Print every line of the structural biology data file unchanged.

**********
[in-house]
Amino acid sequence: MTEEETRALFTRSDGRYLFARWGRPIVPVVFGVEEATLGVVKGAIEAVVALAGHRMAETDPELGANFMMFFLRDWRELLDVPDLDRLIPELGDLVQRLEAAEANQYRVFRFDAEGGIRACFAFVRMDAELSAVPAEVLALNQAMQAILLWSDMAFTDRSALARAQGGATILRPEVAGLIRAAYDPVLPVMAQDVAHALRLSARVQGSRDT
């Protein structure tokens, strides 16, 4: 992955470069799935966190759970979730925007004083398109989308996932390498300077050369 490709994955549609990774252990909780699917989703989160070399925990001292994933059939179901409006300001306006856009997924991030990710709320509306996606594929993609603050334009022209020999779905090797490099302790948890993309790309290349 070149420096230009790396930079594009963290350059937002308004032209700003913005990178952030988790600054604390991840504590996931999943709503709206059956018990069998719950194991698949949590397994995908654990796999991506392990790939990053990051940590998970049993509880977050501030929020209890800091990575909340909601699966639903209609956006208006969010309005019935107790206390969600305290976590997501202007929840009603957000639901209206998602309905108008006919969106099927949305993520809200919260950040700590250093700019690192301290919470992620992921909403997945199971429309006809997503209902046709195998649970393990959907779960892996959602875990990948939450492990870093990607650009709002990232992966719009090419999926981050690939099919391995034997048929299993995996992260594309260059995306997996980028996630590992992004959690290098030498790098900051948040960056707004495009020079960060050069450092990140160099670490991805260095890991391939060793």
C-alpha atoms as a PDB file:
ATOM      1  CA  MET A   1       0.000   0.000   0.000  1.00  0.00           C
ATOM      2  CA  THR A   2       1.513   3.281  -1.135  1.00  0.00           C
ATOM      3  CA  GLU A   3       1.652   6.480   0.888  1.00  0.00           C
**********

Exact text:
[in-house]
Amino acid sequence: MTEEETRALFTRSDGRYLFARWGRPIVPVVFGVEEATLGVVKGAIEAVVALAGHRMAETDPELGANFMMFFLRDWRELLDVPDLDRLIPELGDLVQRLEAAEANQYRVFRFDAEGGIRACFAFVRMDAELSAVPAEVLALNQAMQAILLWSDMAFTDRSALARAQGGATILRPEVAGLIRAAYDPVLPVMAQDVAHALRLSARVQGSRDT
């Protein structure tokens, strides 16, 4: 992955470069799935966190759970979730925007004083398109989308996932390498300077050369 490709994955549609990774252990909780699917989703989160070399925990001292994933059939179901409006300001306006856009997924991030990710709320509306996606594929993609603050334009022209020999779905090797490099302790948890993309790309290349 070149420096230009790396930079594009963290350059937002308004032209700003913005990178952030988790600054604390991840504590996931999943709503709206059956018990069998719950194991698949949590397994995908654990796999991506392990790939990053990051940590998970049993509880977050501030929020209890800091990575909340909601699966639903209609956006208006969010309005019935107790206390969600305290976590997501202007929840009603957000639901209206998602309905108008006919969106099927949305993520809200919260950040700590250093700019690192301290919470992620992921909403997945199971429309006809997503209902046709195998649970393990959907779960892996959602875990990948939450492990870093990607650009709002990232992966719009090419999926981050690939099919391995034997048929299993995996992260594309260059995306997996980028996630590992992004959690290098030498790098900051948040960056707004495009020079960060050069450092990140160099670490991805260095890991391939060793």
C-alpha atoms as a PDB file:
ATOM      1  CA  MET A   1       0.000   0.000   0.000  1.00  0.00           C
ATOM      2  CA  THR A   2       1.513   3.281  -1.135  1.00  0.00           C
ATOM      3  CA  GLU A   3       1.652   6.480   0.888  1.00  0.00           C